Afghan Refugees. Before the recent upsurge in violence in Syria and Iraq, the United Nations High Commissioner for Refugees (UNHCR) reported that Afghanistan remained the world’s top producer of refugees for the 32nd year in a row.
As of July 2014, the UNHCR estimated there are approximately 700,000 internally displaced persons (IDPs) in Afghanistan. Violence has been the major factor in involuntary population movements among Afghans. The vast majority of Afghan refugees reside in Pakistan and Iran, where they face an uncertain political situation, according to Human Rights Watch (HRW). Iranian officials, for example, deport thousands of undocumented Afghans without allowing them the opportunity to demonstrate a legal right to remain in Iran, or to lodge an asylum application. When Afghan refugees do repatriate, they return to a country that remains plagued by war, poverty, and lawlessness. Key Findings Recommendations. Afghanistan: The other refugee crisis. In 1919, a British agent in Kabul complained in a letter to the Raj that the Afghan monarch "has always shown much kindness to the Germans and Austrians and has frequently entertained them and visited them".
He was referring to over 120 German and Austrian prisoners of war who had fled camps in Russia and taken refuge in Afghanistan during World War I. Afghanistan took them in regardless of the fact that, at the time, its foreign relations were under British control. The same largesse was bestowed upon many Jewish families who escaped the Soviet Union during World War II and the ensuing Stalin-era purges. In turn, Germany, Austria and other Western countries have opened their arms to Afghan refugees in the past four decades of perpetual violence in Afghanistan. Second largest group Until last year, Afghans were the largest global refugee population at 2.6 million people - almost 10 percent of the country's entire population. Also read: Could Syria be Putin's Afghanistan? Mysterious death. 1,000 Afghans flee fighting every day. About 1,000 Afghans have fled their homes due to fighting each day since the beginning of the year, and aid workers can’t reach many of them, the UN says.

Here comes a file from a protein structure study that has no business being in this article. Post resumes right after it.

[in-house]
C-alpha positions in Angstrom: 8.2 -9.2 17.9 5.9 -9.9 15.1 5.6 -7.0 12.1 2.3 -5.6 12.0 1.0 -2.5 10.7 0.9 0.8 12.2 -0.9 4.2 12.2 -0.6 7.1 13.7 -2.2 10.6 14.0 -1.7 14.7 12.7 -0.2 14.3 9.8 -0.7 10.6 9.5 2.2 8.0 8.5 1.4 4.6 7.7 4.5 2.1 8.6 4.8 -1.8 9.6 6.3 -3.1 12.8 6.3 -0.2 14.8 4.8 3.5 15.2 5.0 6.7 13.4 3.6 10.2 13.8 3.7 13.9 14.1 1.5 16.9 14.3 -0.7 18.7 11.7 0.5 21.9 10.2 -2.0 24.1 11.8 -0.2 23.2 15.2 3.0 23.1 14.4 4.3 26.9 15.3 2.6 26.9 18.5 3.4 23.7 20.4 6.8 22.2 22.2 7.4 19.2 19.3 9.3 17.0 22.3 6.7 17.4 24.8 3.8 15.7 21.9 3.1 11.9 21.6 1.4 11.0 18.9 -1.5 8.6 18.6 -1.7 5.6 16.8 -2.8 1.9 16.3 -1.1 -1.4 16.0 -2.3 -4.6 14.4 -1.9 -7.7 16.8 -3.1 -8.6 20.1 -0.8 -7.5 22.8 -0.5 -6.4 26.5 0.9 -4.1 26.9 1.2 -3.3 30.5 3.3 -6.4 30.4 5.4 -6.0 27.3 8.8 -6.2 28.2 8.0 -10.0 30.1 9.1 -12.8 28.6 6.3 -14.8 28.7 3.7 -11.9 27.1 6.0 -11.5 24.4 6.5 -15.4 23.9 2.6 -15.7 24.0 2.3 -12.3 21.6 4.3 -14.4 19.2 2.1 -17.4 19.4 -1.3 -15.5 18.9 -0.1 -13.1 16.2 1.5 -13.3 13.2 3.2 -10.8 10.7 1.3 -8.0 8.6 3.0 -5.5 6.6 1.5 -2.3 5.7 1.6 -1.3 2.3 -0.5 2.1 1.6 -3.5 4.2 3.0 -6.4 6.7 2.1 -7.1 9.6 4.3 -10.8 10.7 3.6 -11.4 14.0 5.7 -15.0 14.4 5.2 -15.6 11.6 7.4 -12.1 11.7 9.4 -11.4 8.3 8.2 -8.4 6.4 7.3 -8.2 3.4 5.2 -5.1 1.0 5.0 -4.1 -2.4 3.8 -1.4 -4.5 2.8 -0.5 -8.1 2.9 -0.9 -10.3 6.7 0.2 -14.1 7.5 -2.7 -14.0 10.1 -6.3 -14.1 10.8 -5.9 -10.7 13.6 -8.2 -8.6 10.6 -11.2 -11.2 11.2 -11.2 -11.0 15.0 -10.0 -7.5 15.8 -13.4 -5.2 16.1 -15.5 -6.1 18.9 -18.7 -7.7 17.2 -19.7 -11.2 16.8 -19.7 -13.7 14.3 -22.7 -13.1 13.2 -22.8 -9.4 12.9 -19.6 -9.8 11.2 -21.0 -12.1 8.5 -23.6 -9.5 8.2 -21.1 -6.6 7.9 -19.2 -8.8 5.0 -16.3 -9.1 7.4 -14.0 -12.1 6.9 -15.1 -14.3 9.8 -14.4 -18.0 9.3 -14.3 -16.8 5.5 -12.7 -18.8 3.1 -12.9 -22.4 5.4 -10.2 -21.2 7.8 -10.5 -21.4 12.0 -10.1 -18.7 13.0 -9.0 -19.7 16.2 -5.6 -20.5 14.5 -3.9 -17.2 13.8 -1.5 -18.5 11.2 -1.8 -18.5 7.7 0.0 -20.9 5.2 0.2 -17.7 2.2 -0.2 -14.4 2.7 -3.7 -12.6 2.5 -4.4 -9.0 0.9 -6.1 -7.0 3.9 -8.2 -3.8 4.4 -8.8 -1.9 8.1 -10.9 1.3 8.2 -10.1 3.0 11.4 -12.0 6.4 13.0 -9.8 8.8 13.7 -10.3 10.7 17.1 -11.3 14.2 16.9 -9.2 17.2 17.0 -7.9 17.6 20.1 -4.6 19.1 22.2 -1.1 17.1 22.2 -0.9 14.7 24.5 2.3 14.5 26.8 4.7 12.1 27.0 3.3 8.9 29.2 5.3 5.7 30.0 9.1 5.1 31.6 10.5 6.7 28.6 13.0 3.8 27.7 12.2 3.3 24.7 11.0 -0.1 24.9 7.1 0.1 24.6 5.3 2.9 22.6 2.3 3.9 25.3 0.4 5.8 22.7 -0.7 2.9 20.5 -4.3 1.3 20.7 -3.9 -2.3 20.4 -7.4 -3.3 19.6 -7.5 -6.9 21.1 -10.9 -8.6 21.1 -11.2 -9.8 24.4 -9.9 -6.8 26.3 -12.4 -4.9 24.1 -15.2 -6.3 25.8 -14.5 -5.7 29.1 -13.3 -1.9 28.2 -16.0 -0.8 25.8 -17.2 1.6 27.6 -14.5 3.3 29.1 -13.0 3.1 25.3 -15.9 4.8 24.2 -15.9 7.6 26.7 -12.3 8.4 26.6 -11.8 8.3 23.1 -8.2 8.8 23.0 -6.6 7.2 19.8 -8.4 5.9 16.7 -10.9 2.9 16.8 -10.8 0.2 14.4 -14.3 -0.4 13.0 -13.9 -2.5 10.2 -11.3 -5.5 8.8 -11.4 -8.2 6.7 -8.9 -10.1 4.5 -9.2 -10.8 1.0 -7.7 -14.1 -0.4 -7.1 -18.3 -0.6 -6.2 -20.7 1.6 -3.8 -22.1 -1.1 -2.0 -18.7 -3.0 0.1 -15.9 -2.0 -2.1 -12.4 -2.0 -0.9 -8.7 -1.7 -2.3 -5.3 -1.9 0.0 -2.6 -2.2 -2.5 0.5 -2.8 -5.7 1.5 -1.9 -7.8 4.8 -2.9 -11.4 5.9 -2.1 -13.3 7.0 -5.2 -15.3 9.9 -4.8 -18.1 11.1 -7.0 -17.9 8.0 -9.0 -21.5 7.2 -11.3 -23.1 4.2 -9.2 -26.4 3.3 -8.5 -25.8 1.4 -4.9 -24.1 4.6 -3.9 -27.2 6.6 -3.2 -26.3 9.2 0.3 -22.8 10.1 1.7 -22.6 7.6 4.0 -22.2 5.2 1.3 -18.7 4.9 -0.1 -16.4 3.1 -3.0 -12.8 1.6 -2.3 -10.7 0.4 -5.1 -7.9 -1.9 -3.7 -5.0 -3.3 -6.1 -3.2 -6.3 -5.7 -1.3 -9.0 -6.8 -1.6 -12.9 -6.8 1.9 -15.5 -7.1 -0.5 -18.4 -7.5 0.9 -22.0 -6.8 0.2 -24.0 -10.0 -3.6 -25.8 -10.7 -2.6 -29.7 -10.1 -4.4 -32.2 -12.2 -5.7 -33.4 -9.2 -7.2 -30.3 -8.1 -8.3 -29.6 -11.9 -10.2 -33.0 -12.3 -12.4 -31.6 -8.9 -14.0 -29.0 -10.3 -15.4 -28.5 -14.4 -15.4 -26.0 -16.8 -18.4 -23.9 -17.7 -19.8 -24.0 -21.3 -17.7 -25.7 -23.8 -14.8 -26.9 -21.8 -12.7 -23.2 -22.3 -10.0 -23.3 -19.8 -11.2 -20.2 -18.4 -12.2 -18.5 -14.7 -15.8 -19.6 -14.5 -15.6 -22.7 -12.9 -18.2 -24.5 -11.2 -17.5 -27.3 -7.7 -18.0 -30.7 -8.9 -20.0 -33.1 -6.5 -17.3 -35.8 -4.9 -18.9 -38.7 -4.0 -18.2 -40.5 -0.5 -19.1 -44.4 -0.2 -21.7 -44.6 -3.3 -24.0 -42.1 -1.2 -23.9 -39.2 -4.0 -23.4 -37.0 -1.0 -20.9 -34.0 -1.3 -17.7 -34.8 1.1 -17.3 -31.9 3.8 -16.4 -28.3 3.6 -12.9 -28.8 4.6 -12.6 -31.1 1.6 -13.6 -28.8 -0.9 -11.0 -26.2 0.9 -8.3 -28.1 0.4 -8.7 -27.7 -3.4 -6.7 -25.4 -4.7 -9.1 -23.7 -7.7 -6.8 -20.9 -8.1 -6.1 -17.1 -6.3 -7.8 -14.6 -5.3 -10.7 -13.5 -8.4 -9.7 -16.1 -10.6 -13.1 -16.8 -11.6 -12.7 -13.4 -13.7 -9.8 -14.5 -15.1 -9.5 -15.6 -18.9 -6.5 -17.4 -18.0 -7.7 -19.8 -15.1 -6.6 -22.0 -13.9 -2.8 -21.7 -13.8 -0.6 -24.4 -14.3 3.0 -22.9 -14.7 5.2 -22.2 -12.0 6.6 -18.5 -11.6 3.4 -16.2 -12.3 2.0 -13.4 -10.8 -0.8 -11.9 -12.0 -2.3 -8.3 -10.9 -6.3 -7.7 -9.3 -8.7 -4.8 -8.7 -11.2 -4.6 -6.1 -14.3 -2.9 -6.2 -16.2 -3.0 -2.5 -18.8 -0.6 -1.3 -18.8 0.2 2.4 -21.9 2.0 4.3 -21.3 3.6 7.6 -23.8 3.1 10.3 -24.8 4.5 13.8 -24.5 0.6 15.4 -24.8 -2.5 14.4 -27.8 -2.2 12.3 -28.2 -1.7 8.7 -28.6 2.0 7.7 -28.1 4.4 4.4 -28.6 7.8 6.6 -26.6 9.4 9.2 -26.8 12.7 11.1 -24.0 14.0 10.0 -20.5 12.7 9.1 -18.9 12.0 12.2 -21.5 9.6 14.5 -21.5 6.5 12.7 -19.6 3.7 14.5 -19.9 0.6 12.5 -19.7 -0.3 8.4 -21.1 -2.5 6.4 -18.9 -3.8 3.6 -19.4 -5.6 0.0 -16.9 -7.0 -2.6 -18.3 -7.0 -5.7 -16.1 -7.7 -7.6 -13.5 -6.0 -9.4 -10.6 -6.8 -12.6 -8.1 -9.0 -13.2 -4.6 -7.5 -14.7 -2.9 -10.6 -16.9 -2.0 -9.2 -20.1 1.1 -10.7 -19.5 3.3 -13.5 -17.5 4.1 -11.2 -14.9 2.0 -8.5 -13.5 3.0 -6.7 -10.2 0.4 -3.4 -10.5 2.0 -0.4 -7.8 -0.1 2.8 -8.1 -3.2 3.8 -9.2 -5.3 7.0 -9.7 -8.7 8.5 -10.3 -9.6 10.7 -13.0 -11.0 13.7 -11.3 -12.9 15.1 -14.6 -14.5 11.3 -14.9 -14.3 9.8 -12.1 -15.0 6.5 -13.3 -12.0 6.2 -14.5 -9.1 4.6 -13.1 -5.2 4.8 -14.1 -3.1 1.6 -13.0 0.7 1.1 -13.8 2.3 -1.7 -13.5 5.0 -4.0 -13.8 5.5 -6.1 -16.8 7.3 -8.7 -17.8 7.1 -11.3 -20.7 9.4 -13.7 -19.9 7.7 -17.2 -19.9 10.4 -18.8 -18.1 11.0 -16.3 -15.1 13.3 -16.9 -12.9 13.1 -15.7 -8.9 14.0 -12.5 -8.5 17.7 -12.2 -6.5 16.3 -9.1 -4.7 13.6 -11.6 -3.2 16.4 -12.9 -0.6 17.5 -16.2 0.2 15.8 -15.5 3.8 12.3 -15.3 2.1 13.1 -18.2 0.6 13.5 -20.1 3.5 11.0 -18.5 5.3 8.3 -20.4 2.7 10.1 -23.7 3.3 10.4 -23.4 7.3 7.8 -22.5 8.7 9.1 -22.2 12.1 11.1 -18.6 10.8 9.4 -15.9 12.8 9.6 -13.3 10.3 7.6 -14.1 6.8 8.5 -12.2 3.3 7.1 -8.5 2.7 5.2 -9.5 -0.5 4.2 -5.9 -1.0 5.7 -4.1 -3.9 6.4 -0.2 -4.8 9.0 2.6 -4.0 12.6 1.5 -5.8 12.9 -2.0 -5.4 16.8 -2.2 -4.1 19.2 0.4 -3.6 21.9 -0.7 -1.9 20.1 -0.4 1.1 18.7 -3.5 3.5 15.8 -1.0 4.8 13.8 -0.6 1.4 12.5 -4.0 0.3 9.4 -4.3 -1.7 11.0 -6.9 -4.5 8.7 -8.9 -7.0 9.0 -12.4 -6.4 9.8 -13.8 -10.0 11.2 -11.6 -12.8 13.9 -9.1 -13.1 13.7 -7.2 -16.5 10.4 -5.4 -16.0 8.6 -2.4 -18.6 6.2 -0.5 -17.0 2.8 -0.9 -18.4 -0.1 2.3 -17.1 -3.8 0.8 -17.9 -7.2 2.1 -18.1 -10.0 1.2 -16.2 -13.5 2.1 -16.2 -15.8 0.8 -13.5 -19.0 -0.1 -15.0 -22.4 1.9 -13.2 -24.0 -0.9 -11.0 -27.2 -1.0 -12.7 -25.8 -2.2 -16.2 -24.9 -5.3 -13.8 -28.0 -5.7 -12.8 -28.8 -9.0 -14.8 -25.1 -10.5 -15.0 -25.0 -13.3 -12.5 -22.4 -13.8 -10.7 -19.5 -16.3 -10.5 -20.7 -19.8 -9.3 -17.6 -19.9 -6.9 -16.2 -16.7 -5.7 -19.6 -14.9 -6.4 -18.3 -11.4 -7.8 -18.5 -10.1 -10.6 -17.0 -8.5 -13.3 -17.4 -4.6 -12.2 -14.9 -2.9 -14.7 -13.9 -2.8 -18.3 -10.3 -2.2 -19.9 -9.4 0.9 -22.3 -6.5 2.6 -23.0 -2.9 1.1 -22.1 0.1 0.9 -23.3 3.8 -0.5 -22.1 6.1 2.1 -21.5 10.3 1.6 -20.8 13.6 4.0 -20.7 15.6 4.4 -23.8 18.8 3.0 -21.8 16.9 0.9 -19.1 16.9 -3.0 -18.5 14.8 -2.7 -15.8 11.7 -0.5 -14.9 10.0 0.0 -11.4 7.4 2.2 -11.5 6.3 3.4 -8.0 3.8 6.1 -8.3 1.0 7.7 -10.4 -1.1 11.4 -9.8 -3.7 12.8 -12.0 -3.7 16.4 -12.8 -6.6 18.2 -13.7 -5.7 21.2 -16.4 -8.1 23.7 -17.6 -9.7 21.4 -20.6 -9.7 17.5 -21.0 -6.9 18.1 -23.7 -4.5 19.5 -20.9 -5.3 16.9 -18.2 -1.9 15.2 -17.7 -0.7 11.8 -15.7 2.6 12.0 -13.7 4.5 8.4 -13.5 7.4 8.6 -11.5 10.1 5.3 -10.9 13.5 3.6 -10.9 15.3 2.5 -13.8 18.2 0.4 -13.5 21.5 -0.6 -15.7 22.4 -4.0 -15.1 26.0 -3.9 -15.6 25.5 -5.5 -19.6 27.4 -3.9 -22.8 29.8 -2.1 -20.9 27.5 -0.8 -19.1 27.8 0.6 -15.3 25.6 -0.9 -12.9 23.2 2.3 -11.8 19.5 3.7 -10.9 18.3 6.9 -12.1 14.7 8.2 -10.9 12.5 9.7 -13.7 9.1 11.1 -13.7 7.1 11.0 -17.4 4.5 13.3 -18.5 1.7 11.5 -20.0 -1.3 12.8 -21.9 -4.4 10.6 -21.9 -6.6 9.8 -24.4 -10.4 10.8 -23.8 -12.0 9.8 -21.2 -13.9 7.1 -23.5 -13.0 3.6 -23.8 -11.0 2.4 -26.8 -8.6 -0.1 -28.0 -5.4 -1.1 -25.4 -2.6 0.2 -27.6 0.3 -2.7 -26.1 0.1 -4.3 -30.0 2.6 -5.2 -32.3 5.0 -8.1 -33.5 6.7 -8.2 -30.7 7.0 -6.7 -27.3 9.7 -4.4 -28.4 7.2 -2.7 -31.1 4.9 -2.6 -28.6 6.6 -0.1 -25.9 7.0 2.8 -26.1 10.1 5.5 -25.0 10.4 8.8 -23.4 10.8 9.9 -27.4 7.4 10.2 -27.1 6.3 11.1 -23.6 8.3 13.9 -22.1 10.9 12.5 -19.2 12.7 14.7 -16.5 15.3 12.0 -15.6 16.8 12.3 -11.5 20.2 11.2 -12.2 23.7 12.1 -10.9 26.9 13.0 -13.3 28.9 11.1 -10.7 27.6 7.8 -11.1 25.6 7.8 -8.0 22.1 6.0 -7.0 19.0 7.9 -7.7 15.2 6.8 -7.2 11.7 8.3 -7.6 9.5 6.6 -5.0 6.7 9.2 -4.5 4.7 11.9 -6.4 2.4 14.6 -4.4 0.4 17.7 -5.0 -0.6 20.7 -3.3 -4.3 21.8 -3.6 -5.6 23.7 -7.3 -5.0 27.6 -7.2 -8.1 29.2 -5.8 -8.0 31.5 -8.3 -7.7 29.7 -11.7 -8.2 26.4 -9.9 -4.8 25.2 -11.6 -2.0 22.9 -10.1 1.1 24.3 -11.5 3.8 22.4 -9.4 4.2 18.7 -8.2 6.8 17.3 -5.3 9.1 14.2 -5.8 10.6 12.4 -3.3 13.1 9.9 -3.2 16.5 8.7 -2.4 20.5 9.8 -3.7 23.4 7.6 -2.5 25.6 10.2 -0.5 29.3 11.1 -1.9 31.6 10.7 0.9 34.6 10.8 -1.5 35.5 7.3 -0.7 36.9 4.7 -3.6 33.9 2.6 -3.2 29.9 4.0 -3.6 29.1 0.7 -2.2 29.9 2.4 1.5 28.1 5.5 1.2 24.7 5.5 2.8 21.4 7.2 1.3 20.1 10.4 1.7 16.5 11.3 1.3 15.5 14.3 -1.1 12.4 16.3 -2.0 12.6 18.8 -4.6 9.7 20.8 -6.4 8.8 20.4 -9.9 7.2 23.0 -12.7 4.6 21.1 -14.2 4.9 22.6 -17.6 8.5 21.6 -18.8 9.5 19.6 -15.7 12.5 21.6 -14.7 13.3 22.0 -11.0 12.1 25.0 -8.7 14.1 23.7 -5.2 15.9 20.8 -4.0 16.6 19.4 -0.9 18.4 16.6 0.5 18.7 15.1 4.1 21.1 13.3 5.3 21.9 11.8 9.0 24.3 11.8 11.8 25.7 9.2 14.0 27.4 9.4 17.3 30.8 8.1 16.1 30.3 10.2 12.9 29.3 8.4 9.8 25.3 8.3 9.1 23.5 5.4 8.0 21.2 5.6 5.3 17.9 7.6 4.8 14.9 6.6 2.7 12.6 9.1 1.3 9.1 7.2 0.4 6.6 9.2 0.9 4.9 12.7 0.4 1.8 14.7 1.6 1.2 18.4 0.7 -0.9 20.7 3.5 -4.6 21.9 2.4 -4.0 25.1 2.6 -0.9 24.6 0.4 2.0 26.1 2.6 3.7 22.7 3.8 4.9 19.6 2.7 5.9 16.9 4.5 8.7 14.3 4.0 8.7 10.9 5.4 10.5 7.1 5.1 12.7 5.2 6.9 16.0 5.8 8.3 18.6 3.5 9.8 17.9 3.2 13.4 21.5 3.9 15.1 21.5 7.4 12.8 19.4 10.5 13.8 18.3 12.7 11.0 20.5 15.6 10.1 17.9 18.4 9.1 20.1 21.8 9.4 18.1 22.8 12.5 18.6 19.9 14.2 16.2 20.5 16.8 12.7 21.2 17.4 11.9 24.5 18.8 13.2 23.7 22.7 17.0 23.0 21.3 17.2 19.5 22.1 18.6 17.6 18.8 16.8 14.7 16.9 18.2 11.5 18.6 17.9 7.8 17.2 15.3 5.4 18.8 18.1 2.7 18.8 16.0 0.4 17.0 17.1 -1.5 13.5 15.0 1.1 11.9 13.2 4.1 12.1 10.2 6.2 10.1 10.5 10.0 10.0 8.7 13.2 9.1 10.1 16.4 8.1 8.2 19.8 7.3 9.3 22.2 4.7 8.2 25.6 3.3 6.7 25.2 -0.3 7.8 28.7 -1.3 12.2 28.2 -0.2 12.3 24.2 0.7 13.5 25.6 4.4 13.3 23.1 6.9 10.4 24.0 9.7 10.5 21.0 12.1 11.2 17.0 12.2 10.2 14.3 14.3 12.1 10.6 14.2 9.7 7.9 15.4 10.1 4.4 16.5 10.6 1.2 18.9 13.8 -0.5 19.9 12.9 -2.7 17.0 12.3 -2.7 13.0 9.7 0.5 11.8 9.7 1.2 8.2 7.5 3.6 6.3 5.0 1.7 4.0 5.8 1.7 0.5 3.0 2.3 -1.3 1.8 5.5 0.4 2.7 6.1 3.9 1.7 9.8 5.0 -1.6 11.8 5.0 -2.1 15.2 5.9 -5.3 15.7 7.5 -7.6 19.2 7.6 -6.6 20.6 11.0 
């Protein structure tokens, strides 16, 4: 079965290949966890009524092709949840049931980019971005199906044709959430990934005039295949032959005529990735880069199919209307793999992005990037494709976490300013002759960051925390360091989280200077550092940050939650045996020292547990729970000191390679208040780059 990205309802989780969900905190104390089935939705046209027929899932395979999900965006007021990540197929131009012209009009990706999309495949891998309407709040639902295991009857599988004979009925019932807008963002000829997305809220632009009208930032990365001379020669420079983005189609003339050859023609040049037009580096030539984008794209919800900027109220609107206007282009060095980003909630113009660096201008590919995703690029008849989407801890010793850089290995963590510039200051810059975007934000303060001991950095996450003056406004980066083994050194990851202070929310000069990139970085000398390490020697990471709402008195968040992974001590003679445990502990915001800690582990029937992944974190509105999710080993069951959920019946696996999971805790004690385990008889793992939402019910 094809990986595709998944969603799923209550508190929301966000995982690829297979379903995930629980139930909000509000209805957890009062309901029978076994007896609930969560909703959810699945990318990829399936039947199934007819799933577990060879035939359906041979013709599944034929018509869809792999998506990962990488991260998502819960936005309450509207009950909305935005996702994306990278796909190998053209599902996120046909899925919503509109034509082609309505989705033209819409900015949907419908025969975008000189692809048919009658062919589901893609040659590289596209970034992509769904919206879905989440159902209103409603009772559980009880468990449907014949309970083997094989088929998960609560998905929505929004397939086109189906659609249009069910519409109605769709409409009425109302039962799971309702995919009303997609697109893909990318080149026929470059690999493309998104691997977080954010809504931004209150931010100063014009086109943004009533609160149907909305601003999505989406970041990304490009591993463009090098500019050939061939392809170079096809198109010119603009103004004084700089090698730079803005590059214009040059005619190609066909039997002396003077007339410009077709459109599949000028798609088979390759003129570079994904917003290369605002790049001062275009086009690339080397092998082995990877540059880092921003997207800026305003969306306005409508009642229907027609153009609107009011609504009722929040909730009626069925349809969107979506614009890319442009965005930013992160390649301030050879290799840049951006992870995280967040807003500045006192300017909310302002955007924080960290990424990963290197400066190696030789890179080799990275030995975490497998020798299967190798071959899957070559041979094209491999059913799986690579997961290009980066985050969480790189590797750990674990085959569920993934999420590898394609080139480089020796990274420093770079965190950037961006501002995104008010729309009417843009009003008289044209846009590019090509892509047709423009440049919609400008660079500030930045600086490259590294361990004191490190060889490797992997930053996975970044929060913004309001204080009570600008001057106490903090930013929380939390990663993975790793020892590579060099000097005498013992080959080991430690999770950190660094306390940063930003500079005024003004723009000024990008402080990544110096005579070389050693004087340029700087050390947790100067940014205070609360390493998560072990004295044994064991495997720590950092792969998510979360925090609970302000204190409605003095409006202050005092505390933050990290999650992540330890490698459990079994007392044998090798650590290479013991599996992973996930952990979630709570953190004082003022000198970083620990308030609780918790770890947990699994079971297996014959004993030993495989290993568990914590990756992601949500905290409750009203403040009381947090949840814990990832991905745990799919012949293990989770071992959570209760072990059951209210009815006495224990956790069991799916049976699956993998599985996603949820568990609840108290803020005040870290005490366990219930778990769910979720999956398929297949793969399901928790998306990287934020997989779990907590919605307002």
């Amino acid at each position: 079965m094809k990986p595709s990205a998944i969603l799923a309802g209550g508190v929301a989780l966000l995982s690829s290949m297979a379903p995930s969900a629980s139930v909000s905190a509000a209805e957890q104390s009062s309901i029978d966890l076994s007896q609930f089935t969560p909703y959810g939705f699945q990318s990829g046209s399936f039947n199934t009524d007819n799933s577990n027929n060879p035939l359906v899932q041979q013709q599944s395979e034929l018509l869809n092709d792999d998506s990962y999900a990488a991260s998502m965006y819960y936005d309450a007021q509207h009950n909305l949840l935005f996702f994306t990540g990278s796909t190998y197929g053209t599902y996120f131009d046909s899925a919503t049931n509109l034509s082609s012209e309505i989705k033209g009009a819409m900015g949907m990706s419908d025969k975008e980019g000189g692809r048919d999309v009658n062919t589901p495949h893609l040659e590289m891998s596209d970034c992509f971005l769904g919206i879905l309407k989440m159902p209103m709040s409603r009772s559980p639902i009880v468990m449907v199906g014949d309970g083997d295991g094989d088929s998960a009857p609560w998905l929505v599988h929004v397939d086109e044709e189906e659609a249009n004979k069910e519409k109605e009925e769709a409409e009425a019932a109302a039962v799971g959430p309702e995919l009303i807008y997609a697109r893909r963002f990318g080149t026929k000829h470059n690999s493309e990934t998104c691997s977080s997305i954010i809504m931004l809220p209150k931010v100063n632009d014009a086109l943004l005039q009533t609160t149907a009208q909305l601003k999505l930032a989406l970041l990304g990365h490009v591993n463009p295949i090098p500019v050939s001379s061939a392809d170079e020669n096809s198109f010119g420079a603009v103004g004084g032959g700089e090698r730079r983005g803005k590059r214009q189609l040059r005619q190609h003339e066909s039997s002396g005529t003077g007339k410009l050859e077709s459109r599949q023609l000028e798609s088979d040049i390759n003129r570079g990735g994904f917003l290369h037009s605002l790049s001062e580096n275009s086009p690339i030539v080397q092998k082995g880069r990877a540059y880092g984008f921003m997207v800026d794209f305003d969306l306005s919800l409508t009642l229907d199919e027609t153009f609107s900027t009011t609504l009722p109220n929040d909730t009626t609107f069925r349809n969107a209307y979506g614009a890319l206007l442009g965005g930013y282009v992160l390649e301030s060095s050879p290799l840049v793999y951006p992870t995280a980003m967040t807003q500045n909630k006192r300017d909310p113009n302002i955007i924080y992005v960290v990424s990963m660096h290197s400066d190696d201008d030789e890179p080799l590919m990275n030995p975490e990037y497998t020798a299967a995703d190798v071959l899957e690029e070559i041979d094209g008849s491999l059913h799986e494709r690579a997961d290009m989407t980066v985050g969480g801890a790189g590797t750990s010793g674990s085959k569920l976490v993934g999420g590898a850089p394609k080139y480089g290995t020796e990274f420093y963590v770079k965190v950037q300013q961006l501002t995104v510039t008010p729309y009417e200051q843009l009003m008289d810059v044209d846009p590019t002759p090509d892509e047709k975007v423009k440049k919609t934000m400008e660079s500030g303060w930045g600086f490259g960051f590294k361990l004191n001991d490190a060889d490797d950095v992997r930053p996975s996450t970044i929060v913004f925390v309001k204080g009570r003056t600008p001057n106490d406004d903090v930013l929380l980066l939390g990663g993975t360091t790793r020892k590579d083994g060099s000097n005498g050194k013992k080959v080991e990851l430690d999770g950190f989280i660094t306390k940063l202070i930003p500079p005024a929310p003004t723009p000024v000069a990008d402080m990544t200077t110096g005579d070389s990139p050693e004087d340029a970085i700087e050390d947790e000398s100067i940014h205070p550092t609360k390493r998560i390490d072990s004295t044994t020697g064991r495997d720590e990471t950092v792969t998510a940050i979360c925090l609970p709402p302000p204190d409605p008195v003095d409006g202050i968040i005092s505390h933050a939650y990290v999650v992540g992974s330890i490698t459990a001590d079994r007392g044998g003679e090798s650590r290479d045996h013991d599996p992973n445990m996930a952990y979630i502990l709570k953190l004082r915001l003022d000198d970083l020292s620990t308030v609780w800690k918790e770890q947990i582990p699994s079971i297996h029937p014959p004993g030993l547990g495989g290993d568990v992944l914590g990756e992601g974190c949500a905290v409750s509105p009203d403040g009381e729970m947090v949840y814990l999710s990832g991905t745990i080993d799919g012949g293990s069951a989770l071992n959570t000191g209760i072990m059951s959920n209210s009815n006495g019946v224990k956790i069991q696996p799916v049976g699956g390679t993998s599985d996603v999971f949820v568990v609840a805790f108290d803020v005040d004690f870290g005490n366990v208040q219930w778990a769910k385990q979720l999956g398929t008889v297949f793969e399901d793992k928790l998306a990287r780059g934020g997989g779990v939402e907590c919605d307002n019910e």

Internal displacement due to conflict rose 40 percent from 2014 to 2015, and this year could see another increase. About 118,000 people fled their homes in the first four months of 2016, the UN’s emergency aid coordination body, OCHA, said in a report yesterday. “It’s been a rather alarming rise in the number of families displaced,” Stacey Winston, an OCHA spokeswoman in the Afghan capital, Kabul, told IRIN. The northeastern province of Kunduz has been especially hard hit this year.
So far, 22,400 people have been forced from their homes by fighting between the Taliban and government forces backed by international military. Many of those displaced have been repeatedly forced from their homes. The Taliban briefly took control of the provincial capital, Kunduz City, last October. The situation is similar throughout much of the country. Afghan refugees in Iran & Pakistan. Source: ICMC Europe, Welcome to Europe!
A comprehensive guide to resettlement, 2013 Afghan refugees in Iran and Pakistan constitute the largest and most protracted refugee population under UNHCR’s mandate. Pakistan hosts 1,615,876 refugees, and Iran 840,158 at 1 January 2014. The majority have been resident in both countries since fleeing the Soviet War in Afghanistan during the 1980s. Despite the success of voluntary repatriation programmes both in Pakistan and Iran, many Afghan refugees have specific needs, vulnerabilities and protection concerns that prevent their return. Afghan refugees in Pakistan Pakistan is not a signatory to the 1951 Convention or the 1967 Protocol. In Pakistan, 36% of the Afghan refugee population lives in refugee camps – known locally as ‘refugee villages’- and 63% in urban settings. Since 2002, some 5.7 million Afghan refugees have returned to Afghanistan. Afghan refugees. Afghan refugees returning from Pakistan in 2004 Afghan refugees living under a bridge on Paris' Canal Saint Martin, 2010 In 2013-2014, 2.4 million Afghan refugees were living in Iran, with only 0.8 million of them being registered as migrants who entered legally. Similarly 1.5 million officially registered Afghan refugees were reported to be living in Pakistan in addition to approximately one million more unregistered refugees. In December 2014, there was a terrorist attack on a school in Peshawar by the Pakistani Taliban, and over 100 school children were killed.
Following the attack, Afghan refugees in Pakistan began to encounter serious harassment and often were told to return to Afghanistan. There was a mass exodus of tens of thousands of refugees, which as of February 2015 was ongoing. Statistics As shown in the table below, the refugees fled Afghanistan in four main waves: See also Afghan diaspora References